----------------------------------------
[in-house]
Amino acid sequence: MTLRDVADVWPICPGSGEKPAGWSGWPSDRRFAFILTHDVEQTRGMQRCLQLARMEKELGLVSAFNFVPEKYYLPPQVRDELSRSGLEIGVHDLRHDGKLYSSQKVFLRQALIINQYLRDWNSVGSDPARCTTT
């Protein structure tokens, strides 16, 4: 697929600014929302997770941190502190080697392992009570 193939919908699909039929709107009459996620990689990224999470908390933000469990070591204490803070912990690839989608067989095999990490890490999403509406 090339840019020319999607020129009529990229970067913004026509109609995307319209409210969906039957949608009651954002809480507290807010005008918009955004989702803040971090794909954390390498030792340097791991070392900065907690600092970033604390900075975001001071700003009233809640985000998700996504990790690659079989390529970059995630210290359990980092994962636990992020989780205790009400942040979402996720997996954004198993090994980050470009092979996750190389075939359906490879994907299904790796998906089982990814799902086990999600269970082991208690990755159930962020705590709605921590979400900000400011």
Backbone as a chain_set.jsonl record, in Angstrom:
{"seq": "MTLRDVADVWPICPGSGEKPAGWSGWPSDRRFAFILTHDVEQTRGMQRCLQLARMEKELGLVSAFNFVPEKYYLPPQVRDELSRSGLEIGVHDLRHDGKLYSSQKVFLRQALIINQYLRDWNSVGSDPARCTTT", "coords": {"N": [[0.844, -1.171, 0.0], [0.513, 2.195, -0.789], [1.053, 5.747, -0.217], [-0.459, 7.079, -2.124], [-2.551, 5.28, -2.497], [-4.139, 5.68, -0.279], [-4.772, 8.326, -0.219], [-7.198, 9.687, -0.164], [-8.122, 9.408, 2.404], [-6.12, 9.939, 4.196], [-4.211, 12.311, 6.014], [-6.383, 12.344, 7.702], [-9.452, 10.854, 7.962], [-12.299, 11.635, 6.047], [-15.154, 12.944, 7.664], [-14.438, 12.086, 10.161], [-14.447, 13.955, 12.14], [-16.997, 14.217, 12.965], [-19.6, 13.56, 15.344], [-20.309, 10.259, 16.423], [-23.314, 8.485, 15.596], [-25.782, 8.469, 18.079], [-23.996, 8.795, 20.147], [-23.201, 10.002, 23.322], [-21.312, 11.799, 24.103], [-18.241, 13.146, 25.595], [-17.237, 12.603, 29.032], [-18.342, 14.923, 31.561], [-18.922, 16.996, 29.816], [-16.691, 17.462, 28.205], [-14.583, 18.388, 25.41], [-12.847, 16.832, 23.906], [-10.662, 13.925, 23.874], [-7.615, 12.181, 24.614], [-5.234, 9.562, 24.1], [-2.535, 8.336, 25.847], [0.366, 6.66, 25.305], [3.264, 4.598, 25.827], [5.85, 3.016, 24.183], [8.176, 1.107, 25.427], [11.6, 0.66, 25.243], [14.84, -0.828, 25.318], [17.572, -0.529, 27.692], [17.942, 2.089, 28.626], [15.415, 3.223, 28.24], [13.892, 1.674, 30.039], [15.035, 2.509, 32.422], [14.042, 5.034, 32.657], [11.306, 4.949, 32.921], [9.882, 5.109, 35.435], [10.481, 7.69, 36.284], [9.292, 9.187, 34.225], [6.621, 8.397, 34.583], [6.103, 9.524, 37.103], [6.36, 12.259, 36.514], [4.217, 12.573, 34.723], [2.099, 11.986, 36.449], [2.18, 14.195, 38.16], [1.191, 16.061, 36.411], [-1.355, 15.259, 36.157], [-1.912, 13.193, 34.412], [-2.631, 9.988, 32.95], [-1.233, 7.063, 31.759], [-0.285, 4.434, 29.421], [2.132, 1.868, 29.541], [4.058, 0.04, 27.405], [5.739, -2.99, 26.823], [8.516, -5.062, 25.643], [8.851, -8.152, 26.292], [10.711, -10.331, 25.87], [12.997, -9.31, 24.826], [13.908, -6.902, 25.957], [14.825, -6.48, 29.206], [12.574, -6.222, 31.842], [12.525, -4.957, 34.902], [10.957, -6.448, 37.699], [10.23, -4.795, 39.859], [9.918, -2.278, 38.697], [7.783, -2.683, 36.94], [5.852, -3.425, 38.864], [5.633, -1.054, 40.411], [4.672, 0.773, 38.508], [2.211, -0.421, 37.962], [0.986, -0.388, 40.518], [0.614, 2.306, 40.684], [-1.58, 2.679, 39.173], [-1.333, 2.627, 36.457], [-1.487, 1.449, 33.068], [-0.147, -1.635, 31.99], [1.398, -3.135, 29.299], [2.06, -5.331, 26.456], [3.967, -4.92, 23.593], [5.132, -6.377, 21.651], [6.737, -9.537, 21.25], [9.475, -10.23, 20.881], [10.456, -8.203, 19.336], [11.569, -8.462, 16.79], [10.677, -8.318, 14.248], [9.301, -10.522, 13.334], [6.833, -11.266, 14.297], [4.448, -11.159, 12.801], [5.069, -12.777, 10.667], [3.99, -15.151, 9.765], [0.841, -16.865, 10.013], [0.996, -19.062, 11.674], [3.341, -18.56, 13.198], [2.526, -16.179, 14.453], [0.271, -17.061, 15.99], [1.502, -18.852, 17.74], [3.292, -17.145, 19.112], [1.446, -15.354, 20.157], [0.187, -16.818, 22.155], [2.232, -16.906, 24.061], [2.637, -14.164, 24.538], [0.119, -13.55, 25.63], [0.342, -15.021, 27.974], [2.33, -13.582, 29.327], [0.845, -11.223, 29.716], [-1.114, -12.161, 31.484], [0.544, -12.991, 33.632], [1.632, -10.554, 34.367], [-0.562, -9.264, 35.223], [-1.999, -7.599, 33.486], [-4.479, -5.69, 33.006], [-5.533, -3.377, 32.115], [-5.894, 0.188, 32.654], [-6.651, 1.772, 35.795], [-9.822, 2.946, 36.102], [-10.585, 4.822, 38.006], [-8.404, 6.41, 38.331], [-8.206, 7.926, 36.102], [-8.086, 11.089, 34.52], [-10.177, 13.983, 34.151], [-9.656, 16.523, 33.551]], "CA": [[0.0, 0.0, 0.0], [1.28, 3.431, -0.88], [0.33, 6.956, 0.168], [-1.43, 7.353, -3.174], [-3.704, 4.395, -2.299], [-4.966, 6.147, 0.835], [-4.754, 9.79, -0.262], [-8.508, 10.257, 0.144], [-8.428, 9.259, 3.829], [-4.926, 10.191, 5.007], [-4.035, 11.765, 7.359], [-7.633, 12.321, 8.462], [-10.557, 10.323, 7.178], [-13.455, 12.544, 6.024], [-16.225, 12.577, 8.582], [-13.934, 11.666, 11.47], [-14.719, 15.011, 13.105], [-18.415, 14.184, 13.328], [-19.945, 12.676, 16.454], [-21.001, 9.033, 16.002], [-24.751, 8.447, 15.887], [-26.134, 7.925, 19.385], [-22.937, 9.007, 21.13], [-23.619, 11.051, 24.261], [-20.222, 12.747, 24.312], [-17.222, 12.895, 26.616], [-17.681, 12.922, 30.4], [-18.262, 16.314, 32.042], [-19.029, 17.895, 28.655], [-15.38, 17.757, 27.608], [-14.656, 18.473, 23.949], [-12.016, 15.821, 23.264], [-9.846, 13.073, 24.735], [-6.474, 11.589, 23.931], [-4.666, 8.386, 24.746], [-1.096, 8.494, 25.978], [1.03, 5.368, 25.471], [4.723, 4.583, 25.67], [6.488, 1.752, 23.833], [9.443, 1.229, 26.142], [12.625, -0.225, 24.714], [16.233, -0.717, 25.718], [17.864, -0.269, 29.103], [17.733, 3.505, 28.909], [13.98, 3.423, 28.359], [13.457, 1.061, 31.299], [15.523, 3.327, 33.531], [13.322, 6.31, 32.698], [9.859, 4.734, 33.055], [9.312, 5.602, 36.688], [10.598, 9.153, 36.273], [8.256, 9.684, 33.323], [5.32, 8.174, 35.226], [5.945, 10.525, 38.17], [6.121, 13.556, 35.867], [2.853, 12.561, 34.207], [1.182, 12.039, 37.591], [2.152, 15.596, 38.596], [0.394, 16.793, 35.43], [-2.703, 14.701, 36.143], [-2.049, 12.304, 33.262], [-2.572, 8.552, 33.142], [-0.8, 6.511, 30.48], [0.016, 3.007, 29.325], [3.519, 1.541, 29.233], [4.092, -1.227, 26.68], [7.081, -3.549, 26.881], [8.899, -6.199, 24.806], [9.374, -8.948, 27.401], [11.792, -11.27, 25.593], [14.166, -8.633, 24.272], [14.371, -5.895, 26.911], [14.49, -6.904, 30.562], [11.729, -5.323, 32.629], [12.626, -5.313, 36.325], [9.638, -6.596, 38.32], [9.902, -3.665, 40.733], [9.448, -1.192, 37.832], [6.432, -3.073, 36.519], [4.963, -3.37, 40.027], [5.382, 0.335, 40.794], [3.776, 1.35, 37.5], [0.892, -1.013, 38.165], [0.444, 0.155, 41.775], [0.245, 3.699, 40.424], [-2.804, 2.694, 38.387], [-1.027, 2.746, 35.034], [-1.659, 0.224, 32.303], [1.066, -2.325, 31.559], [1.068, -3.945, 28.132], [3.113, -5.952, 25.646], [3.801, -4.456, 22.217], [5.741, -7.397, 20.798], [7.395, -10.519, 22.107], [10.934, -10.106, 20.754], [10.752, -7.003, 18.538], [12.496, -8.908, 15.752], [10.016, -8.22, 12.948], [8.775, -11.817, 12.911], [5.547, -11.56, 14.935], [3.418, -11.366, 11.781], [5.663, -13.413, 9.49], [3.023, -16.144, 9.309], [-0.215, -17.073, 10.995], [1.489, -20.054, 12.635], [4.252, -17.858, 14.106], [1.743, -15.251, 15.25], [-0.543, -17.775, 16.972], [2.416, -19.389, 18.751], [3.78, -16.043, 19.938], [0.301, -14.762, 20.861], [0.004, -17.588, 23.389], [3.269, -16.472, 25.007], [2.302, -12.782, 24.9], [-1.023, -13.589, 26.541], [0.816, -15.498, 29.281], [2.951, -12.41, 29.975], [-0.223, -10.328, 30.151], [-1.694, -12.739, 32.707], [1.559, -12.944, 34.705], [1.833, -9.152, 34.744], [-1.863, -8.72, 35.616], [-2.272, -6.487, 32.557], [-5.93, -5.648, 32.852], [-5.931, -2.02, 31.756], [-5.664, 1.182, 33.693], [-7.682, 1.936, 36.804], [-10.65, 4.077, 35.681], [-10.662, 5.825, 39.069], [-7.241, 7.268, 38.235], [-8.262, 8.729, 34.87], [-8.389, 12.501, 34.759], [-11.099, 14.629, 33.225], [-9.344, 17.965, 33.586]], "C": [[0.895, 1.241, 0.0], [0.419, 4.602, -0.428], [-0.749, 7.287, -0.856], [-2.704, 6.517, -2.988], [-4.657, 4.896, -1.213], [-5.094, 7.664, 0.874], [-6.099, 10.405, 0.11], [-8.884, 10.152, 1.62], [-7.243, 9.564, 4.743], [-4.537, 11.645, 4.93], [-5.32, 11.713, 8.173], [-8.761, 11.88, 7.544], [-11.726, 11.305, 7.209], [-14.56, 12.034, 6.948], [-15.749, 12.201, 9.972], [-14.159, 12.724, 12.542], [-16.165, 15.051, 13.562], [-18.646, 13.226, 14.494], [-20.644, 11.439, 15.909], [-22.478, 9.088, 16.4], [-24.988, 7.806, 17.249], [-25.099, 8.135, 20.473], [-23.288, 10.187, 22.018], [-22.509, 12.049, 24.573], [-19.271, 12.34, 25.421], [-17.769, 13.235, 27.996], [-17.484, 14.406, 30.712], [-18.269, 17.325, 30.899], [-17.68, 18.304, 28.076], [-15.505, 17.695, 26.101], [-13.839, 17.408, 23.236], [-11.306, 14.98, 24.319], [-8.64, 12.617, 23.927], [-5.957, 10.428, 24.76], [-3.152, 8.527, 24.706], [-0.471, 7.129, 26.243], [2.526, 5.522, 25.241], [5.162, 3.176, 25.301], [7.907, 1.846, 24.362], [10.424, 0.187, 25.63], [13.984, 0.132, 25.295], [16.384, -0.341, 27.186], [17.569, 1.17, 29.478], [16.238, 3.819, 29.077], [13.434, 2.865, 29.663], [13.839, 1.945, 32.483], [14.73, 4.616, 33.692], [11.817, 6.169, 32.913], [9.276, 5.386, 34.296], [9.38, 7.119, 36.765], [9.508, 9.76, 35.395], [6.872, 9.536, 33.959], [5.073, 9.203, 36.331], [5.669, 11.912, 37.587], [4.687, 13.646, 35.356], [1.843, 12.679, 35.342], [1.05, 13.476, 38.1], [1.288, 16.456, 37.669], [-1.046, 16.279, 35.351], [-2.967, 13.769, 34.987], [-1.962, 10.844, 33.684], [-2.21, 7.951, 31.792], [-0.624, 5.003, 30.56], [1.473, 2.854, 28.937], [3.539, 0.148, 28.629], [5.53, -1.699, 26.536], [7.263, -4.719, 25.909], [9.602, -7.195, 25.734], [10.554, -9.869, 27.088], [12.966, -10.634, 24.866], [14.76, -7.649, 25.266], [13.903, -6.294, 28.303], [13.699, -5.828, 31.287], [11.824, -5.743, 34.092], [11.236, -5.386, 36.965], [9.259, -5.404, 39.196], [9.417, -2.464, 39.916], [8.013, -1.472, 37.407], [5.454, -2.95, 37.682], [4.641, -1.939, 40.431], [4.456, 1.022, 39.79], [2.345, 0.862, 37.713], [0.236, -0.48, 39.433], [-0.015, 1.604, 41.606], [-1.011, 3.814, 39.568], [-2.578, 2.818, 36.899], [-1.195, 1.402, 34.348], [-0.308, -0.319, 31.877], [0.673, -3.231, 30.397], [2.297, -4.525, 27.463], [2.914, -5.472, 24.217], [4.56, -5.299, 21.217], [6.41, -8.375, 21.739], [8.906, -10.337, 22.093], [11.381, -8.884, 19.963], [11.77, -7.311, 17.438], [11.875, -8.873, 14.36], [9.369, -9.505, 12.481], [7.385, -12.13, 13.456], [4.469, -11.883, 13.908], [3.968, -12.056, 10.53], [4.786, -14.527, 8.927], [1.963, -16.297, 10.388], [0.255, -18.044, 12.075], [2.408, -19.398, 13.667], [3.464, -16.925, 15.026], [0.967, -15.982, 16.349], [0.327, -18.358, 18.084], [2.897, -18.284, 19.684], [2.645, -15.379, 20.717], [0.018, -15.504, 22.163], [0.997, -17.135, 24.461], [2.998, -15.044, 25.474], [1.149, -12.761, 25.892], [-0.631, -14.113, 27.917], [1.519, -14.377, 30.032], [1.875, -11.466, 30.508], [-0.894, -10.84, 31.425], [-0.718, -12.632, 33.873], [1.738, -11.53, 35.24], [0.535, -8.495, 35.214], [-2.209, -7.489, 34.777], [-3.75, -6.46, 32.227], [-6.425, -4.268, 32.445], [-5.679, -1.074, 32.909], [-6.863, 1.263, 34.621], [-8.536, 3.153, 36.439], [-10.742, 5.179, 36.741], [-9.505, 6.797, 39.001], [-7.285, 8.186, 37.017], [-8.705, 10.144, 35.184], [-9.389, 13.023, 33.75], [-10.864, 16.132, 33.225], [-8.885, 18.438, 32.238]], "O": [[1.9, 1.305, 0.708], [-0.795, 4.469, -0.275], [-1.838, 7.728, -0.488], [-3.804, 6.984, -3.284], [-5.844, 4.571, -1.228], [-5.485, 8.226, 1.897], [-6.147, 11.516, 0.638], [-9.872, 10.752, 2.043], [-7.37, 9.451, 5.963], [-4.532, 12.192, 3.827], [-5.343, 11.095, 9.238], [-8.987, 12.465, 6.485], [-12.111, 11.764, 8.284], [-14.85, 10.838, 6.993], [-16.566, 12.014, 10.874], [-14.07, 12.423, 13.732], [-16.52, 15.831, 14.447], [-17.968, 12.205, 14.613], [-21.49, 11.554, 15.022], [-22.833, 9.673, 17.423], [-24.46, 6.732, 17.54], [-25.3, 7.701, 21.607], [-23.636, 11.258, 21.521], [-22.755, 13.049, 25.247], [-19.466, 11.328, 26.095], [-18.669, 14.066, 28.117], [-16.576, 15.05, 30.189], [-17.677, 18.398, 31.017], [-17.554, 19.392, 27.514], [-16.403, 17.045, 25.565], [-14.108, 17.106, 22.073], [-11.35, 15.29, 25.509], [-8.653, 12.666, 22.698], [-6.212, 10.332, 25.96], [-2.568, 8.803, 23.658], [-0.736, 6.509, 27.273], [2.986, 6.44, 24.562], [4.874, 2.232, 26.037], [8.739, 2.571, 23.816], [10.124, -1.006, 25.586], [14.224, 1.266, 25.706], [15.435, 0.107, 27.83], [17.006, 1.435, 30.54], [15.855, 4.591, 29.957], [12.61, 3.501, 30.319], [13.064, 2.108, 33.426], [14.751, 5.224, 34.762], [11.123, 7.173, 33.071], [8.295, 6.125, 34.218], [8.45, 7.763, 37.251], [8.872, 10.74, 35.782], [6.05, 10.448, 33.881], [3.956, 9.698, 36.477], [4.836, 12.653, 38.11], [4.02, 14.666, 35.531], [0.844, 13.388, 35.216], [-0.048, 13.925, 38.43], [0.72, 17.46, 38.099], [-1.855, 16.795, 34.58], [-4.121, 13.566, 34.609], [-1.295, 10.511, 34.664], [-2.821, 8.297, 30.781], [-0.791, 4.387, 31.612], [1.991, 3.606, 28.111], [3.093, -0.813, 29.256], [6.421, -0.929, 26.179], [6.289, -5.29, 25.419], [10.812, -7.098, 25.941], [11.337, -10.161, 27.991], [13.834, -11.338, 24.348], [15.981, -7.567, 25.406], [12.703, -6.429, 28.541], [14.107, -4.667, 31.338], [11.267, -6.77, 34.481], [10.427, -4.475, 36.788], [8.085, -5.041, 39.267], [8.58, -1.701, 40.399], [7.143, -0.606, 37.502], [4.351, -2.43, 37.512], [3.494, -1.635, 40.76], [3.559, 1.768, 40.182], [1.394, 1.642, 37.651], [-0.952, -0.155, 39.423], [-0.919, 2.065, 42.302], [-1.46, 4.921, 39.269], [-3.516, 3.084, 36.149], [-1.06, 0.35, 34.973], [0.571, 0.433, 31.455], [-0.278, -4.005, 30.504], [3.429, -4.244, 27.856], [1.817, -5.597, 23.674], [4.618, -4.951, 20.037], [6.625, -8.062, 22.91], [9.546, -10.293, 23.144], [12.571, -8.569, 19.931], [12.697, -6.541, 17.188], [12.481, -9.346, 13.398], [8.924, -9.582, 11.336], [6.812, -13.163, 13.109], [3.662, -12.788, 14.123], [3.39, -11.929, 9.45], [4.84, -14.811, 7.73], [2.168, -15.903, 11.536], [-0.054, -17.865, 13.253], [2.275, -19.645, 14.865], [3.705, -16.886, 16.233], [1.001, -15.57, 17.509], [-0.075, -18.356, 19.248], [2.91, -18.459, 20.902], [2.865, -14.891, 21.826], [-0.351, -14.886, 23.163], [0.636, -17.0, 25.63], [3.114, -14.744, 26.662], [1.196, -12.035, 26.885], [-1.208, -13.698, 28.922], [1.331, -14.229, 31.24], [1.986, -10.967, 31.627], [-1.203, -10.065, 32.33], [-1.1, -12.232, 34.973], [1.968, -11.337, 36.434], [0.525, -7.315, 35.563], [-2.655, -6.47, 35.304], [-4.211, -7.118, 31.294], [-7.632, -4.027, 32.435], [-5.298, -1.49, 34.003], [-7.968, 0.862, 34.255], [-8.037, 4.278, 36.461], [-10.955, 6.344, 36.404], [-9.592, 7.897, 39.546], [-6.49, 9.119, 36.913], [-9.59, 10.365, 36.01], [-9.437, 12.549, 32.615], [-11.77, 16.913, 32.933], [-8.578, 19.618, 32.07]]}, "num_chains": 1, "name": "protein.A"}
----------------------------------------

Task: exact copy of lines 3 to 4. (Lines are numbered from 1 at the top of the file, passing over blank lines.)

């Protein structure tokens, strides 16, 4: 697929600014929302997770941190502190080697392992009570 193939919908699909039929709107009459996620990689990224999470908390933000469990070591204490803070912990690839989608067989095999990490890490999403509406 090339840019020319999607020129009529990229970067913004026509109609995307319209409210969906039957949608009651954002809480507290807010005008918009955004989702803040971090794909954390390498030792340097791991070392900065907690600092970033604390900075975001001071700003009233809640985000998700996504990790690659079989390529970059995630210290359990980092994962636990992020989780205790009400942040979402996720997996954004198993090994980050470009092979996750190389075939359906490879994907299904790796998906089982990814799902086990999600269970082991208690990755159930962020705590709605921590979400900000400011």
Backbone as a chain_set.jsonl record, in Angstrom: